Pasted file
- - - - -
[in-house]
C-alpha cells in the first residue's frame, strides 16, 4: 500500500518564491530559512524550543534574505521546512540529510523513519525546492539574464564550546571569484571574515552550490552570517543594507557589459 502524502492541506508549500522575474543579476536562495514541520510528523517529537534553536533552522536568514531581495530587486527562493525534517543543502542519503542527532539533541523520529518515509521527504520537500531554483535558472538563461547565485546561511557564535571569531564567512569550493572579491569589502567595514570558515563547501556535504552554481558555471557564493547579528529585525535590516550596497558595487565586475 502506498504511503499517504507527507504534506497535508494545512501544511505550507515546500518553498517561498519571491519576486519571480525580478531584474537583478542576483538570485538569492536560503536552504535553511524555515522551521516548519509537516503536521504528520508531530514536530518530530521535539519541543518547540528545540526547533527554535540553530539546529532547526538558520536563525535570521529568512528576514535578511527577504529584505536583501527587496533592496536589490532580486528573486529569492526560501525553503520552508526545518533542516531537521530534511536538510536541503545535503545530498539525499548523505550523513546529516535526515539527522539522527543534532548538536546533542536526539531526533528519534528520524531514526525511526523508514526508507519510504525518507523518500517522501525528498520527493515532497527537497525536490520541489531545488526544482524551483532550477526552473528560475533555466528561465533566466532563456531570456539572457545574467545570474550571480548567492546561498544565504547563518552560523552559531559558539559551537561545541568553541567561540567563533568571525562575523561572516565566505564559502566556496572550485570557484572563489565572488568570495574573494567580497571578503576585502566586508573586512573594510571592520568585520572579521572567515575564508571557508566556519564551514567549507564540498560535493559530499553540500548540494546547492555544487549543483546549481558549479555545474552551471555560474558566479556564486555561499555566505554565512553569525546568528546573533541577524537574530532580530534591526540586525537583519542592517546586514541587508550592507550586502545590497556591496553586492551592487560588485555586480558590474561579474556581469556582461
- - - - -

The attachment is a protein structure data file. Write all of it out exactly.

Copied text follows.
[in-house]
C-alpha cells in the first residue's frame, strides 16, 4: 500500500518564491530559512524550543534574505521546512540529510523513519525546492539574464564550546571569484571574515552550490552570517543594507557589459 502524502492541506508549500522575474543579476536562495514541520510528523517529537534553536533552522536568514531581495530587486527562493525534517543543502542519503542527532539533541523520529518515509521527504520537500531554483535558472538563461547565485546561511557564535571569531564567512569550493572579491569589502567595514570558515563547501556535504552554481558555471557564493547579528529585525535590516550596497558595487565586475 502506498504511503499517504507527507504534506497535508494545512501544511505550507515546500518553498517561498519571491519576486519571480525580478531584474537583478542576483538570485538569492536560503536552504535553511524555515522551521516548519509537516503536521504528520508531530514536530518530530521535539519541543518547540528545540526547533527554535540553530539546529532547526538558520536563525535570521529568512528576514535578511527577504529584505536583501527587496533592496536589490532580486528573486529569492526560501525553503520552508526545518533542516531537521530534511536538510536541503545535503545530498539525499548523505550523513546529516535526515539527522539522527543534532548538536546533542536526539531526533528519534528520524531514526525511526523508514526508507519510504525518507523518500517522501525528498520527493515532497527537497525536490520541489531545488526544482524551483532550477526552473528560475533555466528561465533566466532563456531570456539572457545574467545570474550571480548567492546561498544565504547563518552560523552559531559558539559551537561545541568553541567561540567563533568571525562575523561572516565566505564559502566556496572550485570557484572563489565572488568570495574573494567580497571578503576585502566586508573586512573594510571592520568585520572579521572567515575564508571557508566556519564551514567549507564540498560535493559530499553540500548540494546547492555544487549543483546549481558549479555545474552551471555560474558566479556564486555561499555566505554565512553569525546568528546573533541577524537574530532580530534591526540586525537583519542592517546586514541587508550592507550586502545590497556591496553586492551592487560588485555586480558590474561579474556581469556582461